Behaviour Change

PROPAGANDA FOR CHANGE is a project created by the students of Behaviour Change (ps359) and Professor Thomas Hills at the Psychology Department of the University of Warwick. This work was supported by funding from Warwick's Institute for Advanced Teaching and Learning.

Tuesday, February 10, 2015

Go compare yourself off a cliff

I imagine we're all painfully familiar with the above advert. For anyone who has been lucky enough to have missed it, the advert is for a website where you can compare quotes for various financial services, such as insurance, holidays and home energy costs. The primary persuasive tactic they have (mis-) used is repetition. In a nutshell, a man with a silly moustache repeatedly sings 'go compare' (the name of the website and their slogan) in an operatic tenor.

Repetition of a message should increase how persuasive its effect is, at least it should according to research conducted by Zajonc (1968), who suggested this work via the mere exposure mechanism. People prefer stimuli (messages, faces, paintings etc) that they are more familiar with (have been more exposed to) and so by repeating the message, you expose them to it more and so increase their liking for it. One of Zajonc's (1968) experiments used made up 'Chinese' characters as stimuli, and asked participants to rate the 'goodness' of their meaning (how positive they thought the word the character represented would be). This was used as a measure of preference, assuming prefered words would be given higher ratings for 'goodness' of meaning. Zajonc (1968) predicted higher frequency characters (those participants had been exposed to more) would receive higher 'goodness' of meaning ratings, which they did find and are reflected in the table below.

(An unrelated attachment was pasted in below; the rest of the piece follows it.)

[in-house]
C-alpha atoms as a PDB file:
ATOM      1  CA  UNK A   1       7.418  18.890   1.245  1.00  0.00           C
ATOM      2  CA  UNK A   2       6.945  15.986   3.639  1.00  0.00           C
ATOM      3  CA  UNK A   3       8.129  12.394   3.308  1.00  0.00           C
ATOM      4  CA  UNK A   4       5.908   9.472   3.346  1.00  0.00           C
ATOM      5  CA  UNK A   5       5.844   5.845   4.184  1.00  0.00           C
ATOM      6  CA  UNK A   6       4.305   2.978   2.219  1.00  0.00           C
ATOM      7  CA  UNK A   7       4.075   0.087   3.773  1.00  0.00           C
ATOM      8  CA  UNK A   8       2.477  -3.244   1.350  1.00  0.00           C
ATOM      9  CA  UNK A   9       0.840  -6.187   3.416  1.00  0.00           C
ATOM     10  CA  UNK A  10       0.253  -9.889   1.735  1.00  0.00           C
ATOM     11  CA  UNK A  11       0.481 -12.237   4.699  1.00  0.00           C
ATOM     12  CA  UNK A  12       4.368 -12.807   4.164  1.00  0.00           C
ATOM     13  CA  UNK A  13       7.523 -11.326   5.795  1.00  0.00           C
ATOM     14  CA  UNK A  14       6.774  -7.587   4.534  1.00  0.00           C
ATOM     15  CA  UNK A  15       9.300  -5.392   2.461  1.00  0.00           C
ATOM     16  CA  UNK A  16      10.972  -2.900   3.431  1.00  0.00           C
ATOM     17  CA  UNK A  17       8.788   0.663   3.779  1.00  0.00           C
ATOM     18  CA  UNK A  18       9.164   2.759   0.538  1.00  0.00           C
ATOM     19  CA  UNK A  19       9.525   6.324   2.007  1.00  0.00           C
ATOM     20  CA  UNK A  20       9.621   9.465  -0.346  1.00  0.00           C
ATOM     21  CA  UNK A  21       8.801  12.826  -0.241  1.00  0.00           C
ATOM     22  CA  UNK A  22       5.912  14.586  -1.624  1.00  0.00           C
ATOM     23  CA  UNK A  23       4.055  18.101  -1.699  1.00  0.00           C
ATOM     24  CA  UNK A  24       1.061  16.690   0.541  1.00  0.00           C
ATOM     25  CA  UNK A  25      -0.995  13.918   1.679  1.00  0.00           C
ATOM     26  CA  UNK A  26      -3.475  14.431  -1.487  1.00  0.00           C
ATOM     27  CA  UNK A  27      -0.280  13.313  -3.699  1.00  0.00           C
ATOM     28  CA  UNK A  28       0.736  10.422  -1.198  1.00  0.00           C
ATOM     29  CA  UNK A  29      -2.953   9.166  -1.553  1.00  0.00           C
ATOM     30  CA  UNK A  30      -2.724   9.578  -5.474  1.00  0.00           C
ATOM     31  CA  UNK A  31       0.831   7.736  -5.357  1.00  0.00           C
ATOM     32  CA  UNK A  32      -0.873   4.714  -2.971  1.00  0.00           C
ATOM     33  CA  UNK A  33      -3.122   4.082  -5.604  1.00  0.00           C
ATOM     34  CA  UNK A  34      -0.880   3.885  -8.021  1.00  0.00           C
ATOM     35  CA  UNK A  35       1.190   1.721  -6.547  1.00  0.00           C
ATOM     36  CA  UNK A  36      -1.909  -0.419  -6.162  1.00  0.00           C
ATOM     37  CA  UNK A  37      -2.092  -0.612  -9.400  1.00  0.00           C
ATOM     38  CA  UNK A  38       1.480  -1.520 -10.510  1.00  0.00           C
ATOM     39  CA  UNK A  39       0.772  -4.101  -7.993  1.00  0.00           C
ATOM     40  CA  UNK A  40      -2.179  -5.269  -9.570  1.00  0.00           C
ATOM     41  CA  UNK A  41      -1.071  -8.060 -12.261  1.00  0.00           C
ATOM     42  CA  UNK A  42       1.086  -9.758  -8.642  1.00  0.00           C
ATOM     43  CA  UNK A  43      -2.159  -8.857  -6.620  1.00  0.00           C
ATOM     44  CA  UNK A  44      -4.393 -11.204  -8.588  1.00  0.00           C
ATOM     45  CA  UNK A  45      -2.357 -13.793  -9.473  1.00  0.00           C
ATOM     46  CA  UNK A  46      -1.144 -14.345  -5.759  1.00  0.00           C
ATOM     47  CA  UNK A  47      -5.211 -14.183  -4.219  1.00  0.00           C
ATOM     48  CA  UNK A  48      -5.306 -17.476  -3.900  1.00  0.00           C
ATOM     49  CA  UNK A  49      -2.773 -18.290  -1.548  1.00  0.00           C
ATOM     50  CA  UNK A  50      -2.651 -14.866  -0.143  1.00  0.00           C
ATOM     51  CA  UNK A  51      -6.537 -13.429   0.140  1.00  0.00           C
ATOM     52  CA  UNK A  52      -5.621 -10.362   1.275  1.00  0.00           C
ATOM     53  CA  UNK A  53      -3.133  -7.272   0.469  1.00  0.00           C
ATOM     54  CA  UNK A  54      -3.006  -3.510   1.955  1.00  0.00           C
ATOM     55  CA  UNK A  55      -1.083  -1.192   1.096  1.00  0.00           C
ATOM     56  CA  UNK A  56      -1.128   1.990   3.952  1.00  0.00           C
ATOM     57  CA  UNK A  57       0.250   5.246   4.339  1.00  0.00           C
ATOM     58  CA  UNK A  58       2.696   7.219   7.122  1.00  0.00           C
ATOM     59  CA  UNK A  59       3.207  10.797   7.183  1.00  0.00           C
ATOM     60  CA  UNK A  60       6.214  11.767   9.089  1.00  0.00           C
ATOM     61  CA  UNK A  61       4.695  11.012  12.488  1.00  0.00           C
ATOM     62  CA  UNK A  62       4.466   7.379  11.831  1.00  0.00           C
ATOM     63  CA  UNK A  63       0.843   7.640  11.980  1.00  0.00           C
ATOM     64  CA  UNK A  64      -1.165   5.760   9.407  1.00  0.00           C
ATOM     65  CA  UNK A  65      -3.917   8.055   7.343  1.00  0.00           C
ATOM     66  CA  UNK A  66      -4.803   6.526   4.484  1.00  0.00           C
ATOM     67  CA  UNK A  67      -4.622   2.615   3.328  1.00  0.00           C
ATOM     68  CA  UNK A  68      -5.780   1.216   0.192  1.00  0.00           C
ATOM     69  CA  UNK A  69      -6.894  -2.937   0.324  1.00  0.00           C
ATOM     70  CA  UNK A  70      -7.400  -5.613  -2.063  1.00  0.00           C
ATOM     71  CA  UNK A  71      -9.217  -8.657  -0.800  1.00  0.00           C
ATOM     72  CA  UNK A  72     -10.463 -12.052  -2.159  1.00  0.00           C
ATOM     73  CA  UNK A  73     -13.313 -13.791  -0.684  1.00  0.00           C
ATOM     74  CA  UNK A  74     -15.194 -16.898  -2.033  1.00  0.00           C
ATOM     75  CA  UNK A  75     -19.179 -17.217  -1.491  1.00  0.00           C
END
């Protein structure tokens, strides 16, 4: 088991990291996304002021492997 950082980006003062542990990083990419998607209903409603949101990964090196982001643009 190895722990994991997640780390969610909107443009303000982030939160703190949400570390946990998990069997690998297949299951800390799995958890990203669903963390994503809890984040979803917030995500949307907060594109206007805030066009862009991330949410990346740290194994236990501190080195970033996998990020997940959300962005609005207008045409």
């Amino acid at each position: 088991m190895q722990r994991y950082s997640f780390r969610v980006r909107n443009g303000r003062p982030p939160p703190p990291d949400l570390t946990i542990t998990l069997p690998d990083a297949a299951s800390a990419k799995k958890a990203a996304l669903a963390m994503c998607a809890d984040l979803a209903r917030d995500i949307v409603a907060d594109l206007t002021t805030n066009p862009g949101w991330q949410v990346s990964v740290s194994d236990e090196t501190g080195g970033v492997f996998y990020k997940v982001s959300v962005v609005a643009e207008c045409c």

The go compare advert's use of repetition does not increase positive feelings towards financial comparison websites or opera singers, a civilian casualty of this terrible advert. Rather the repetition becomes annoying and distracts from the actual message of the advert. Repetition in advertising has been found to be counterproductive in some situations as it leads to 'wear out' - the viewers become bored of the message (Appel, 1971) and this may account for why the go compare advert does not have the desired affect.


Appel, V. (1971). Advertising wear out. Journal of Advertising Research, 11, 11-13.
Zajonc, R. B. (1968). Attitudinal effects of mere exposure. Journal of Personality and Social Psychology, 9, 1-27.

No comments:

Post a Comment

Note: Only a member of this blog may post a comment.